Skip to content

LAX RADARS ONLY $149! Free Shipping

Case of Certified Game Balls on SALE, only 147.99 While Supplies Last!


Forever a Blue Jay: Kyle Harrison Says Goodbye to Homewood Field

Forever a Blue Jay: Kyle Harrison Says Goodbye to Homewood Field


BALTIMORE — Kyle Harrison paused after warmups last Saturday at Homewood Field when he saw a familiar face near the fence bordering the turf. Standing there was Cornell Willis, aka @HopkinsLaxPhan, who has attended Johns Hopkins men’s lacrosse games at the historic venue for more than 35 years. Willis held a white sign with black block lettering.

“Thank You To The Greatest,” it read. “Kyle Harrison.”

“My man,” Harrison said when he approached Willis. “Appreciate you all these years,” he added as they hugged.

Throughout the entire week leading up to the Redwoods-Chaos game, part of the Premier Lacrosse League’s Week 3 lineup in Baltimore, the lacrosse community voiced its appreciation for Harrison. Though this summer will serve as a de facto farewell tour after he announced it his 17th season would be his last playing professional lacrosse, most fans likely circled June 26 on their calendars.

Homewood Field was where Harrison, a Baltimore native who attended The Friends School a short drive down Charles Street, scored his first collegiate goal March 2, 2002. Where his signature split-dodge-to jump-shot combination on AstroTurf became burned into opposing goalies’ and fans’ memories alike. Where before this past weekend he held a 36-0 record.

“This was the place where it all started,” said Dr. Miles Harrison, his father and a member of the iconic Morgan State “Ten Bears” team of the 1970s.

“I'm not a person who in the moment understands the gravity of things, but ... this is special.” 

As a senior in 2005, Kyle Harrison helped lift the Blue Jays to their first NCAA championship since 1987. As he warmed up this past Saturday — how strange it felt to wear green in the place where everyone bleeds blue — the blue, white and black sign listing national championship years peered over him from the top of the metal bleachers.  

After the starting lineups were introduced, the cameras zoomed in on Harrison. The fans gave a standing ovation. It was one of the loudest reactions of the entire evening. “It was almost surreal,” Dr. Harrison said of the reception.   

The applause echoed throughout Homewood and drowned out the traffic on University Parkway after the announcer listed Harrison’s litany of accomplishments. An eight-time pro all-star. A three-time NCAA All-American and two-time midfielder of the year. The first Black Tewaaraton Award winner.

“His impact on the sport is immeasurable,” PLL analyst Ryan Boyle, who competed against Harrison in college and played with him on the U.S. national team in 2006, said on the broadcast before the game. “He’s a living legend, an icon, an ambassador. Everything he has done to give back to the community, locally and then nationally — words can’t really describe his impact over the past 17 years.”

Maybe pictures can. Although Harrison has tallied 139 goals and 74 assists in his pro career between the MLL and PLL, he’s undoubtedly led both leagues in pictures taken with and autographs signed for fans. When the Redwoods Twitter account asked June 22, “What is your favorite Kyle Harrison moment EVER?” most recalled experiences off the field rather some highlight-reel goal. Those little interactions spoke louder than any final stat line.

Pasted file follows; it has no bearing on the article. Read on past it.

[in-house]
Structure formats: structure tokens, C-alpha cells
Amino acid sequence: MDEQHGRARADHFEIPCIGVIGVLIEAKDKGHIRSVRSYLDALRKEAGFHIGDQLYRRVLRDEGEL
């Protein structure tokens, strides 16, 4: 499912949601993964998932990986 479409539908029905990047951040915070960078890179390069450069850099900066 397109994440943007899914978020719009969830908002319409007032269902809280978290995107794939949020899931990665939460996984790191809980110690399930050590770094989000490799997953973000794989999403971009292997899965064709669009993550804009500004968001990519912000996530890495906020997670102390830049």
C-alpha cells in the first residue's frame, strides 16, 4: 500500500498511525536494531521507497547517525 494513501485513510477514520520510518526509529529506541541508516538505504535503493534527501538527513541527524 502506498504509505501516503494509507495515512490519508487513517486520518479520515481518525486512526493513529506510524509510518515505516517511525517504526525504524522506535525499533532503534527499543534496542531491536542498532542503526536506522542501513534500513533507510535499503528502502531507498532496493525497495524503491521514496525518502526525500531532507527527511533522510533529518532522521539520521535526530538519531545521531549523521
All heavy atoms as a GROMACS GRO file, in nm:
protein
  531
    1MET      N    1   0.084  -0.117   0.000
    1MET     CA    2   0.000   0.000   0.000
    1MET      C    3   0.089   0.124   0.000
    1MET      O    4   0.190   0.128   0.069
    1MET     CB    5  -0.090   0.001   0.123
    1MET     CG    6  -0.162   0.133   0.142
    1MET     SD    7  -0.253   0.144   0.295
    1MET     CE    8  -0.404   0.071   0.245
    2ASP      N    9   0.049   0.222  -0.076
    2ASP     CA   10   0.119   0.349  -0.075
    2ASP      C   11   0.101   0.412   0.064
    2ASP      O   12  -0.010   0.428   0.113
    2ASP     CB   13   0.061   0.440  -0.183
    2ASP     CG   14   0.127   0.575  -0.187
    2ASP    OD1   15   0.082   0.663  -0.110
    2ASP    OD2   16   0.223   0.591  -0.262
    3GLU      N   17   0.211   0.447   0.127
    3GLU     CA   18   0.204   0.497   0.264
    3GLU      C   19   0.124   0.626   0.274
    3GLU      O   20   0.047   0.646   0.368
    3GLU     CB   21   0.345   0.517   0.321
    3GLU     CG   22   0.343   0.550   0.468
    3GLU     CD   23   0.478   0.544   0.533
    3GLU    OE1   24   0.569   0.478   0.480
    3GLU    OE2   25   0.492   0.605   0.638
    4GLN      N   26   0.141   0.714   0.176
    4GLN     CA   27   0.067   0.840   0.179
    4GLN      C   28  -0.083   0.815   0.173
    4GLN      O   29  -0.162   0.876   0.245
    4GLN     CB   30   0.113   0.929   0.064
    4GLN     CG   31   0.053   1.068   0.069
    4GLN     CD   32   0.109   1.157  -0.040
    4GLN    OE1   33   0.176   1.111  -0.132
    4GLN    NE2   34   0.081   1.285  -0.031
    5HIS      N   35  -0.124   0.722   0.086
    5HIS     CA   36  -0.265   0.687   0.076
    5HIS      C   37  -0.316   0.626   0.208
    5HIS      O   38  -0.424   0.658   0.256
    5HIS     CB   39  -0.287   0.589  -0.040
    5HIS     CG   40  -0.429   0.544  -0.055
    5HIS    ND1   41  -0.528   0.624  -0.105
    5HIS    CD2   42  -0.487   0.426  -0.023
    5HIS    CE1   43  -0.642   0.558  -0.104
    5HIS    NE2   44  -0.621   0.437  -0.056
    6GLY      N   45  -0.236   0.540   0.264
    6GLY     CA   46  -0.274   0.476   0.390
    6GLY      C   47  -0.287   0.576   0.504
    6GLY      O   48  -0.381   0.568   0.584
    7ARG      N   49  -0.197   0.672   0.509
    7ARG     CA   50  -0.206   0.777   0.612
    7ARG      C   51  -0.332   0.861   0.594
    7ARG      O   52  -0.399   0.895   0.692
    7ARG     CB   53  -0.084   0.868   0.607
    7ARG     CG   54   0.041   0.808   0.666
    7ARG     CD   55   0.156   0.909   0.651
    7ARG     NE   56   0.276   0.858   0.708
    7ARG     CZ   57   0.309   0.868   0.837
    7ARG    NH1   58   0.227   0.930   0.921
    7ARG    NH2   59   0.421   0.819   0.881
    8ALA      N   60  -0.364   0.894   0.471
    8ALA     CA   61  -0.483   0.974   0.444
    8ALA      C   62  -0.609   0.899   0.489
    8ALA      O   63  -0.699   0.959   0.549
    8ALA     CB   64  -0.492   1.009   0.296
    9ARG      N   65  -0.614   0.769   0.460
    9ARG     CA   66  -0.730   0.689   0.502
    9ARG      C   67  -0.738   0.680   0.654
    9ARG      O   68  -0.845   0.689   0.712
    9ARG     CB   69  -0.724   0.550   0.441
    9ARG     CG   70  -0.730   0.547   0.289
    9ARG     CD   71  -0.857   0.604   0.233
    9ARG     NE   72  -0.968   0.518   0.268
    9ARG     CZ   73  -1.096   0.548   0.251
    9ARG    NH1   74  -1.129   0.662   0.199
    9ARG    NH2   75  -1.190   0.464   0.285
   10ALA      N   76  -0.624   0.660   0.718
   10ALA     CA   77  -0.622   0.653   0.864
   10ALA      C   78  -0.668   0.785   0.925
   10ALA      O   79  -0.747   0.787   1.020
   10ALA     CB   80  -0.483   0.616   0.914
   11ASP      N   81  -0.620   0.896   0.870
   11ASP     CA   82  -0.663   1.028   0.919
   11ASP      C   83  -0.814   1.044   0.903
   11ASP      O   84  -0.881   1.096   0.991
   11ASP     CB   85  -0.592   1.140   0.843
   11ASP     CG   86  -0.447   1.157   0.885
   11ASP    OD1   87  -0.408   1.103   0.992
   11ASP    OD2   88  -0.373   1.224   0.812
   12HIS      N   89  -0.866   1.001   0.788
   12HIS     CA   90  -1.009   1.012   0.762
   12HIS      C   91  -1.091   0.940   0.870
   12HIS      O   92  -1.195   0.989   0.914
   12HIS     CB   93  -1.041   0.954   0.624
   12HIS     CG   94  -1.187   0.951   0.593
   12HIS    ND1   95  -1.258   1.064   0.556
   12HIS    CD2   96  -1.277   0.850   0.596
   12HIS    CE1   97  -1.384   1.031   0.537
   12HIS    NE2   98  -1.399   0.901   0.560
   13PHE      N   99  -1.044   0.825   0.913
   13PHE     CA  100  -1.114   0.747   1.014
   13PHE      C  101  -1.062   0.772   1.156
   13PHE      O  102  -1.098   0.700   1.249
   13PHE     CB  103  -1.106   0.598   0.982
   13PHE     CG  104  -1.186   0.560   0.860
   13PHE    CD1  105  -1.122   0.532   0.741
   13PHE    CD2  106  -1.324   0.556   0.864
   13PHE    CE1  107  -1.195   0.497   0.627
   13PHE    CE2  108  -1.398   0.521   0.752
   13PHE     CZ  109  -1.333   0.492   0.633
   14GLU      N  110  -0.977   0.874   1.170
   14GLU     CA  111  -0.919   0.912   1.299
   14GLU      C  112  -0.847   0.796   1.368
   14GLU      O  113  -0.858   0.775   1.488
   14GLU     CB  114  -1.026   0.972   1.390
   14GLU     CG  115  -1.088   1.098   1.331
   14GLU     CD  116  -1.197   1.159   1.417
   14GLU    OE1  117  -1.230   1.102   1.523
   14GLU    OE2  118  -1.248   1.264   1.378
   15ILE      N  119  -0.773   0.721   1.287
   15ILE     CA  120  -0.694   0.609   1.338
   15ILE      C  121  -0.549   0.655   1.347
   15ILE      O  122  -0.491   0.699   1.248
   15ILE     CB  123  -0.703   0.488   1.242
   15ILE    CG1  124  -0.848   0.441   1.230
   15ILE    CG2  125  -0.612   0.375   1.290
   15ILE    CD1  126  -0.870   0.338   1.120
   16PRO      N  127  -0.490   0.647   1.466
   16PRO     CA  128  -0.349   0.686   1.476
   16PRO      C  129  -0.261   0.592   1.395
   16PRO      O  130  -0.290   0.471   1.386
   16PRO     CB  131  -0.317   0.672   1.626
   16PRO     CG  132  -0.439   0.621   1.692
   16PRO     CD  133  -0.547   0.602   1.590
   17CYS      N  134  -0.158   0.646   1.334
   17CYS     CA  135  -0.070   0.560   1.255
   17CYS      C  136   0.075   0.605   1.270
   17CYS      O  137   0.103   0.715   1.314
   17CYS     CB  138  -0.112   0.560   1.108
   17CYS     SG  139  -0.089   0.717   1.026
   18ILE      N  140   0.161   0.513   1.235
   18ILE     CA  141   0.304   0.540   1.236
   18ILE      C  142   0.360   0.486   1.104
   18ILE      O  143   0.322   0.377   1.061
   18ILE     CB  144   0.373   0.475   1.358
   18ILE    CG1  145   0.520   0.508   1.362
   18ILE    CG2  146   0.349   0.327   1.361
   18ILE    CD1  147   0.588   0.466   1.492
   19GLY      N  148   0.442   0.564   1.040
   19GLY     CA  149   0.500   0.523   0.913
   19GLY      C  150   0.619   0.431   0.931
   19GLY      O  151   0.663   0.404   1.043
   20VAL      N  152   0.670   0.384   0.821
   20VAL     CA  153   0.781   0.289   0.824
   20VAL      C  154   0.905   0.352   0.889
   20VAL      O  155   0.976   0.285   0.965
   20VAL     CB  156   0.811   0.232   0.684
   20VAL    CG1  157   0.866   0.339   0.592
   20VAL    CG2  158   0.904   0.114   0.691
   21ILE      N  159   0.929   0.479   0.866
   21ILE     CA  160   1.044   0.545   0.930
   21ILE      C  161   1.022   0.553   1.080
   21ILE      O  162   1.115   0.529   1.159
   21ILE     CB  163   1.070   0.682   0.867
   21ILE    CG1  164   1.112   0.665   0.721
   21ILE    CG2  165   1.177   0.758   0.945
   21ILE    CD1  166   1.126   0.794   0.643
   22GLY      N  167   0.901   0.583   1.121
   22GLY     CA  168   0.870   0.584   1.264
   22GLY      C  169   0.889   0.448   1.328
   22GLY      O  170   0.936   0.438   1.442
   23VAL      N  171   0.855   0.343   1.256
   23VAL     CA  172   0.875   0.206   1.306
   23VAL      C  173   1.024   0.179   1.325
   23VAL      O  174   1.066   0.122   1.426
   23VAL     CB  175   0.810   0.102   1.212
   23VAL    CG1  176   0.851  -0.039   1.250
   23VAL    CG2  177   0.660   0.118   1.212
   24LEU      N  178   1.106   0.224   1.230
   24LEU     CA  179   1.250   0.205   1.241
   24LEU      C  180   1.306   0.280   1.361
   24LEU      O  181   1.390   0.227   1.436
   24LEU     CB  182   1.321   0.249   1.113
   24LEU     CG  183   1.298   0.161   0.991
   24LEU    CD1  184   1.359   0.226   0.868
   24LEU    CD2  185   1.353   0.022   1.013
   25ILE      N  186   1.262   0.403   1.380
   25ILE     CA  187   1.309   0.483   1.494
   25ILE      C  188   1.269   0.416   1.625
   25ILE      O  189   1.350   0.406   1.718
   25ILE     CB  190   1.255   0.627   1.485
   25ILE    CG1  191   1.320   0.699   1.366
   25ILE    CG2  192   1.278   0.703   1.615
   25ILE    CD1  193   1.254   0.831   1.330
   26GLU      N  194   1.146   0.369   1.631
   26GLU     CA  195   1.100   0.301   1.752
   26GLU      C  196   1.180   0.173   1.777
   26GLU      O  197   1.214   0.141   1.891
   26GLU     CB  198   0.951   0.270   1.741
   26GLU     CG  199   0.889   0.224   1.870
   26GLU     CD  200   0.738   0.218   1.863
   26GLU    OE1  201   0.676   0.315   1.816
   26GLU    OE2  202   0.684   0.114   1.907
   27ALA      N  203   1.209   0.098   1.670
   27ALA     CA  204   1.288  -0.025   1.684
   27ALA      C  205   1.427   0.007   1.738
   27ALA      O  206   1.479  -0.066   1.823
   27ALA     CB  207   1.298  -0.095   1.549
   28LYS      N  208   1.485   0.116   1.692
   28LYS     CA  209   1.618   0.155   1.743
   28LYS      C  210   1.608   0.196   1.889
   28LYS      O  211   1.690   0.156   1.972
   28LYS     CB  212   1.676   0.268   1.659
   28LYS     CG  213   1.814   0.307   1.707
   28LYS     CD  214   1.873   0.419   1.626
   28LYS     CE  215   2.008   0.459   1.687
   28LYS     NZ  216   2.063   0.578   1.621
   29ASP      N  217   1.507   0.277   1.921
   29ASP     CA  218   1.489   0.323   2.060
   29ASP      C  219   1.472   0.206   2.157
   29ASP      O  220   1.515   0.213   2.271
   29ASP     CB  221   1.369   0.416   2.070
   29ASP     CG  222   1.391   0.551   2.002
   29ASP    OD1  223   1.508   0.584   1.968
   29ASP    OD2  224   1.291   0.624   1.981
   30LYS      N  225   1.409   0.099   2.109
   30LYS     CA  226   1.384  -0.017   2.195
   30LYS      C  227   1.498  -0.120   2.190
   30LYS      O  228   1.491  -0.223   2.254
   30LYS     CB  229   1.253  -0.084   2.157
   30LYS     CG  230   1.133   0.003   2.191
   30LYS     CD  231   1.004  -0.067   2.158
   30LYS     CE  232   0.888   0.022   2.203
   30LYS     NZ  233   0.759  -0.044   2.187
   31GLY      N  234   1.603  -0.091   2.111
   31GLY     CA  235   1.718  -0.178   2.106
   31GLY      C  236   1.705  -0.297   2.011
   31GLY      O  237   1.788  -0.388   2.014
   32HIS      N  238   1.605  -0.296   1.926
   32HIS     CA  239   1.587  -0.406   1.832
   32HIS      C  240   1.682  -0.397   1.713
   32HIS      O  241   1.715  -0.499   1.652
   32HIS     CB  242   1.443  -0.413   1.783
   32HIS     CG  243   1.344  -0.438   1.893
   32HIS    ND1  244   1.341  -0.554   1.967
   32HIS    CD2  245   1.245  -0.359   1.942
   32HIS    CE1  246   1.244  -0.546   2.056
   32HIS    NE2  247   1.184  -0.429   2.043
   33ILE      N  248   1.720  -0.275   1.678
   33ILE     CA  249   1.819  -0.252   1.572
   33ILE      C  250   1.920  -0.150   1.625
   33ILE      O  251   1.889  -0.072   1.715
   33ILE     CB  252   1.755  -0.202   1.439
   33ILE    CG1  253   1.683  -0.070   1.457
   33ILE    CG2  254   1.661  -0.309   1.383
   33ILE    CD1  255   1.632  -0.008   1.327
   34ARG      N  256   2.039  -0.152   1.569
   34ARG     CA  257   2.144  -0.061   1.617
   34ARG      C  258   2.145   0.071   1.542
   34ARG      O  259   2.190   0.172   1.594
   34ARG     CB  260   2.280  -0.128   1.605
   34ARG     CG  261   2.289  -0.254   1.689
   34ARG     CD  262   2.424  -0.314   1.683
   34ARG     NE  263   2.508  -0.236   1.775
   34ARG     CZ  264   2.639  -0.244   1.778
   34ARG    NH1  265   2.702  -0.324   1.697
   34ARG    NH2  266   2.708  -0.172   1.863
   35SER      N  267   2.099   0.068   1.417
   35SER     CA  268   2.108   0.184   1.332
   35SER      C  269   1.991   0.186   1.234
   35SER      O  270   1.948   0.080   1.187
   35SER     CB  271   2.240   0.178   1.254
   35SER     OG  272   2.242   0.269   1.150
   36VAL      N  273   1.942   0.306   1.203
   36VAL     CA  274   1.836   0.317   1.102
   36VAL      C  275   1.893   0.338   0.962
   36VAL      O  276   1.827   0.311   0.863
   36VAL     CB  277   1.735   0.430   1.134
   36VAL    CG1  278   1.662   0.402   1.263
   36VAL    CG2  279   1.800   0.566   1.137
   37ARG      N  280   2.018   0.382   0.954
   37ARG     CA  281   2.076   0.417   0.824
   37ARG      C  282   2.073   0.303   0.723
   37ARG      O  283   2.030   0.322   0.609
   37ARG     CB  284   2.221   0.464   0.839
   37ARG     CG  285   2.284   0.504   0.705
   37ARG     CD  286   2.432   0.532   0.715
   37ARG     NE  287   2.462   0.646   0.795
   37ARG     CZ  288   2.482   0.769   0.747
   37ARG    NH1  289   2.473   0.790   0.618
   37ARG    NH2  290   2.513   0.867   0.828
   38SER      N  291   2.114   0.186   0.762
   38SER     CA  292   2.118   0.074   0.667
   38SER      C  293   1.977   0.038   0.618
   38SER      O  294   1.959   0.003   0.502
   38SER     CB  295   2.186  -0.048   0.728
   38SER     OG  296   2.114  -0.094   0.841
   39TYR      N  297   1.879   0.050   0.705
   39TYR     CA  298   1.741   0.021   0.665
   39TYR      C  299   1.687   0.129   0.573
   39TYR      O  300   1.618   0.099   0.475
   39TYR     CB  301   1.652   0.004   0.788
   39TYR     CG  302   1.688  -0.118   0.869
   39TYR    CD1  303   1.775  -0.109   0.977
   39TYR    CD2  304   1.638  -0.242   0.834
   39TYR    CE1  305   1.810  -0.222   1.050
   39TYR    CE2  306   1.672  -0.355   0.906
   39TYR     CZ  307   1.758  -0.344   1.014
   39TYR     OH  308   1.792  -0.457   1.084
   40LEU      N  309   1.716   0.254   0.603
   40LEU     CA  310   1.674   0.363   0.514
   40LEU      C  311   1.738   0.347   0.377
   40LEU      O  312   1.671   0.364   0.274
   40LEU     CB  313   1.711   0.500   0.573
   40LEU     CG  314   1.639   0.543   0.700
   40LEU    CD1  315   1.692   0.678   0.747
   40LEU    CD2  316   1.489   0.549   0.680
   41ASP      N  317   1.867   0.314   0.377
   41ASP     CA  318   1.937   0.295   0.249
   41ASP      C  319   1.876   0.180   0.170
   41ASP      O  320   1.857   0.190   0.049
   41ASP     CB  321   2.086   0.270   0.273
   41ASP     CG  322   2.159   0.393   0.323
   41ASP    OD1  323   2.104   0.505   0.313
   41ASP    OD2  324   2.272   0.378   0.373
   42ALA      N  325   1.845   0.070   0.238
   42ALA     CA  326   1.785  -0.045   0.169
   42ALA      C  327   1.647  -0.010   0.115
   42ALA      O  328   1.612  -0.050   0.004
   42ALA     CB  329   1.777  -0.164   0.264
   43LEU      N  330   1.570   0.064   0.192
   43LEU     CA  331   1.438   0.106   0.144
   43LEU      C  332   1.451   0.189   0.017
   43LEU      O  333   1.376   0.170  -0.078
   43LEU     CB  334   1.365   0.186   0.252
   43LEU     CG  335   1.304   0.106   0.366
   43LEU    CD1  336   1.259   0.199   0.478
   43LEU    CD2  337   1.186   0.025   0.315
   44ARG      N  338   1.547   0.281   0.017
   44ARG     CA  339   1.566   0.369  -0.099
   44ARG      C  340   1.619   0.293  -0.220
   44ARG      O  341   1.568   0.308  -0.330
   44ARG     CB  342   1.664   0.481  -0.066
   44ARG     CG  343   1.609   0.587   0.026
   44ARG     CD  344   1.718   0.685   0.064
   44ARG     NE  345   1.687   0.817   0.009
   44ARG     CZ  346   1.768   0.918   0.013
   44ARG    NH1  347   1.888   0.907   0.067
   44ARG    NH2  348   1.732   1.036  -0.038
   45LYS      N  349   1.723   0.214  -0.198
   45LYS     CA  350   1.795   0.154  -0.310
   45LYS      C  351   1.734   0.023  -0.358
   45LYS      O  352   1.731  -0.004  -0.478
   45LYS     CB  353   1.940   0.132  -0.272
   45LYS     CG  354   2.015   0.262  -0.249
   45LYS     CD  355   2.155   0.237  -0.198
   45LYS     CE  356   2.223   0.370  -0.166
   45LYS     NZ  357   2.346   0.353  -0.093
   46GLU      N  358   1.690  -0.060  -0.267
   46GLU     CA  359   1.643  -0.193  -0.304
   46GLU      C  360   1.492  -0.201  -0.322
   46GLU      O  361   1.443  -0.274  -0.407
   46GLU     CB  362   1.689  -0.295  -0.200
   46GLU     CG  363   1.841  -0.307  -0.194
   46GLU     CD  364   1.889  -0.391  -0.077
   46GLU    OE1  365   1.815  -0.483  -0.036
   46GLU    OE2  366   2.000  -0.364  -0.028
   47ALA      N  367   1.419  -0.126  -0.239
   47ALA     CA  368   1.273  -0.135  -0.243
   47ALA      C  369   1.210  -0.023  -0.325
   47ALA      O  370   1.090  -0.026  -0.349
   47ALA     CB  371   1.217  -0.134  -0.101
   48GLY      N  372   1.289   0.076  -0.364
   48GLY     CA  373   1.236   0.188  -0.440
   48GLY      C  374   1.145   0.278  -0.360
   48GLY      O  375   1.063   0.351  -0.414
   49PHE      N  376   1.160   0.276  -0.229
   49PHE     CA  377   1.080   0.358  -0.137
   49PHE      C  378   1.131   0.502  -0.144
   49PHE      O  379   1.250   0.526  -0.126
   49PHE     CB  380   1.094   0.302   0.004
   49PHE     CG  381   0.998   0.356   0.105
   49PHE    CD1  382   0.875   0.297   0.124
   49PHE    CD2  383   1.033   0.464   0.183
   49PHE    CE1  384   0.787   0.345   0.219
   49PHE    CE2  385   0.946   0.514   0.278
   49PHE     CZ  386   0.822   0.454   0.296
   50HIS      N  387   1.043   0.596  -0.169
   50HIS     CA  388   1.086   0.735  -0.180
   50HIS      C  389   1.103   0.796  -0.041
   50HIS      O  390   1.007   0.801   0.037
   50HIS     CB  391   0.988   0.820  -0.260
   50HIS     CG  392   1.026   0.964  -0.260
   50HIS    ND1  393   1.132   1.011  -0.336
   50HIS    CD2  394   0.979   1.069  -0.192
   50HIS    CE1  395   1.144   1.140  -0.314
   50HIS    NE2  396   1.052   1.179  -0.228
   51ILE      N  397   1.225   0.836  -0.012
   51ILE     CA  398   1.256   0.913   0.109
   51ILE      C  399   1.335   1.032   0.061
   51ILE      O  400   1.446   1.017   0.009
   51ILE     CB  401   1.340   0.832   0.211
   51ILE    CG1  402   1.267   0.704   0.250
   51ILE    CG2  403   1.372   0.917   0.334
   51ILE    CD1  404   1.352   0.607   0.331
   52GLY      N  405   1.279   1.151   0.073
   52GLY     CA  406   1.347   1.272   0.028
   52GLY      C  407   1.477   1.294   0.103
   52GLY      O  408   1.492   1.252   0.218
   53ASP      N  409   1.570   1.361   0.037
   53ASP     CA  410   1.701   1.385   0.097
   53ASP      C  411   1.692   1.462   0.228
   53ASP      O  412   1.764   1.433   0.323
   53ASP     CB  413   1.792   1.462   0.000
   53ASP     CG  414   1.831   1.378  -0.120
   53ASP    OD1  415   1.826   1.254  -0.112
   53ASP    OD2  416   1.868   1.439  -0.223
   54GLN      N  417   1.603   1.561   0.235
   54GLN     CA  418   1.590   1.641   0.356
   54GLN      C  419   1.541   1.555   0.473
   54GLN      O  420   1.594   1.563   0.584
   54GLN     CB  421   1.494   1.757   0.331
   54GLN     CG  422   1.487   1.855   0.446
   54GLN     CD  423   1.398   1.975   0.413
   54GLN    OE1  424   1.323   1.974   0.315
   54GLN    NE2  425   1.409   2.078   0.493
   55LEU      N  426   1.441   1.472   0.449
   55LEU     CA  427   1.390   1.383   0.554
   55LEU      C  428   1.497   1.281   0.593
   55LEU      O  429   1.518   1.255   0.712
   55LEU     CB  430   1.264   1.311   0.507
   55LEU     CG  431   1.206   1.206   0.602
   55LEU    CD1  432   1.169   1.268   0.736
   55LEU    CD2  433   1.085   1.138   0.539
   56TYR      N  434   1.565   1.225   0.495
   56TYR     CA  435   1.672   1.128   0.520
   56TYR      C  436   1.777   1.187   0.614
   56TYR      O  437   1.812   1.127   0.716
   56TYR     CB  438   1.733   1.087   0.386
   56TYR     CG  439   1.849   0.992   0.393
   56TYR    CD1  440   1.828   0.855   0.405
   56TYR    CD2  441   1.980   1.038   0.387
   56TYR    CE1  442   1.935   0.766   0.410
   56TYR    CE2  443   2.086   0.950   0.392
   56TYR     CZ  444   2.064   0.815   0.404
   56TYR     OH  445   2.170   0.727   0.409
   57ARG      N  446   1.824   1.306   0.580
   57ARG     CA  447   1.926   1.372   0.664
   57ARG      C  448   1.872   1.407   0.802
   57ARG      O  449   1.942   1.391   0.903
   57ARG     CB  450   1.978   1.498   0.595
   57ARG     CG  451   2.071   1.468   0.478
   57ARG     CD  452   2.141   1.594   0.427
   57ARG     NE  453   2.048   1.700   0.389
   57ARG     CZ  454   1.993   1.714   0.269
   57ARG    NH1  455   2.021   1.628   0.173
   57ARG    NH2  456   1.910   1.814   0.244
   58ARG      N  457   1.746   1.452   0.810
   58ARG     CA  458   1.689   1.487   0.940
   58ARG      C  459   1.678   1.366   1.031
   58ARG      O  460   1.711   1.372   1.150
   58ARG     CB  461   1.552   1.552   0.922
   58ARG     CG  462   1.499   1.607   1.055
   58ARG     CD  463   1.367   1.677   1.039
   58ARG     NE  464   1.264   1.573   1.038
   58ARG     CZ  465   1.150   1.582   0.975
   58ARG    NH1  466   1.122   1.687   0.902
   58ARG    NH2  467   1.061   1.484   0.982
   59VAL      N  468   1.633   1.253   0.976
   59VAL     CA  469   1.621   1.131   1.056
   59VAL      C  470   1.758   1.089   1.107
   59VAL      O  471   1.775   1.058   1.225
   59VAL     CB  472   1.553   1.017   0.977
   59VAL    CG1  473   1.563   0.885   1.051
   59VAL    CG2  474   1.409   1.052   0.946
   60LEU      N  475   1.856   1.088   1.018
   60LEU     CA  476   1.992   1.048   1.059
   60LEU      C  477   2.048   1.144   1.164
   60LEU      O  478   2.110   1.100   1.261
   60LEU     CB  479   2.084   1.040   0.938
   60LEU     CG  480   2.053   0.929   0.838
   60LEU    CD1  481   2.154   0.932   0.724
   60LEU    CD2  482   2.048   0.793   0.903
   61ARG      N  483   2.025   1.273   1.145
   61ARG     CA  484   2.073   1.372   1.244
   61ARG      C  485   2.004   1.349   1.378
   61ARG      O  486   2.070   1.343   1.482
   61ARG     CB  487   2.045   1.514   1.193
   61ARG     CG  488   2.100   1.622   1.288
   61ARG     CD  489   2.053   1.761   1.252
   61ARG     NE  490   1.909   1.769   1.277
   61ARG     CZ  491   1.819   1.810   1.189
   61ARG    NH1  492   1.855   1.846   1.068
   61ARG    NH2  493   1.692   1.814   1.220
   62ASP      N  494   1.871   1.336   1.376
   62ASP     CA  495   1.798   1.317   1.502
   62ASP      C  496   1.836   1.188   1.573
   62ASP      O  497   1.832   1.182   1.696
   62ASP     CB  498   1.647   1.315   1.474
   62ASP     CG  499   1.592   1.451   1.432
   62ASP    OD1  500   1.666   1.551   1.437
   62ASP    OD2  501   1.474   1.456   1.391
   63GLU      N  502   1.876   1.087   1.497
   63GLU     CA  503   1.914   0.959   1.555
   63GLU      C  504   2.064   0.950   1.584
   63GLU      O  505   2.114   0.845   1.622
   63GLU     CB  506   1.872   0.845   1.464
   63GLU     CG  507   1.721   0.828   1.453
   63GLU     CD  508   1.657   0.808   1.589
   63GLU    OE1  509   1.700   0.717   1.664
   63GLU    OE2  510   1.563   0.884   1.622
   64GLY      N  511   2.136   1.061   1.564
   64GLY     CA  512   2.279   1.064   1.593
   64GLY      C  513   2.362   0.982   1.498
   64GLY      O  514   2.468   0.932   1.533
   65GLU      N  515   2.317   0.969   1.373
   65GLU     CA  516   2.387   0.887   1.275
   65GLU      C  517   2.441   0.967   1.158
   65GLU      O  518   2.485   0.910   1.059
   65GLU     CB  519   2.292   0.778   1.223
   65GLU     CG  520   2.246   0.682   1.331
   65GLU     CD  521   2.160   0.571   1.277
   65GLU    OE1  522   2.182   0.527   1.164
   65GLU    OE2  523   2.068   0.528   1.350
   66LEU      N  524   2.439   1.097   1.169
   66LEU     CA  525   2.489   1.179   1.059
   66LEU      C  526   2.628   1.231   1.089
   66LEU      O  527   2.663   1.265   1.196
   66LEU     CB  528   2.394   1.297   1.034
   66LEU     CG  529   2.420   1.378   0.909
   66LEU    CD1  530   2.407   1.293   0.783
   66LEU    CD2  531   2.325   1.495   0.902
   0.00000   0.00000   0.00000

Romar Dennis’ family computer desktop background was a screenshot of Harrison unleashing his signature jump shot against Duke in the 2005 NCAA championship game. Dennis is a midfielder for the Atlas. He scored twice Sunday in a win over the Cannons with what looked like carbon copies of Harrison’s trademark moves. Every time he has played against Harrison in the pros, he has made it a point to take a picture with him afterward.

“As I was approaching middle school, I would get to a tournament and there would be hundreds of kids. You look out there and you wouldn't really see any brown legs running around,” Dennis said during a 2019 interview with the PLL. “To see him not only being a contributing player on Hopkins, but to be their best player and the best player in the country, was awesome from a role model standpoint. It showed me that minorities do have a place in this sport and if you do work as hard as someone like that, there is nothing holding you back.”

Redwoods midfielder Jules Heningburg still has the picture he took with Harrison at the LXM Pro Tour stop in Philadelphia the summer before Heningburg's freshman year of high school. He said he remembers the experience like it was yesterday. He also attended a clinic Harrison coached that weekend and help him retrieve the pinnies from the back of his truck.

At the camp, Harrison offered praised and some pointers after Heningburg showed off his split dodge. “It was one of the coolest moments of my life,” Heningburg said.

The two have a running joke that Heningburg had yet to pick up a lacrosse stick by the time Harrison was selected first overall by the MLL’s New Jersey Pride in 2005. They’ve been teammates on the Redwoods since Heningburg was traded to the Redwoods in 2019 and played his first game with the team at Homewood. Heningburg now considers Harrison a mentor and friend. Their interactions debunk the idea that you should never meet your heroes.

“Watching him growing up, he comes off as larger than life, but he’s really one of the most genuine down-to-earth people,” Heningburg said. “He really breaks down that barrier quickly and tries to make you feel special in terms of your interactions.”

Back to blog

Leave a comment

Please note, comments need to be approved before they are published.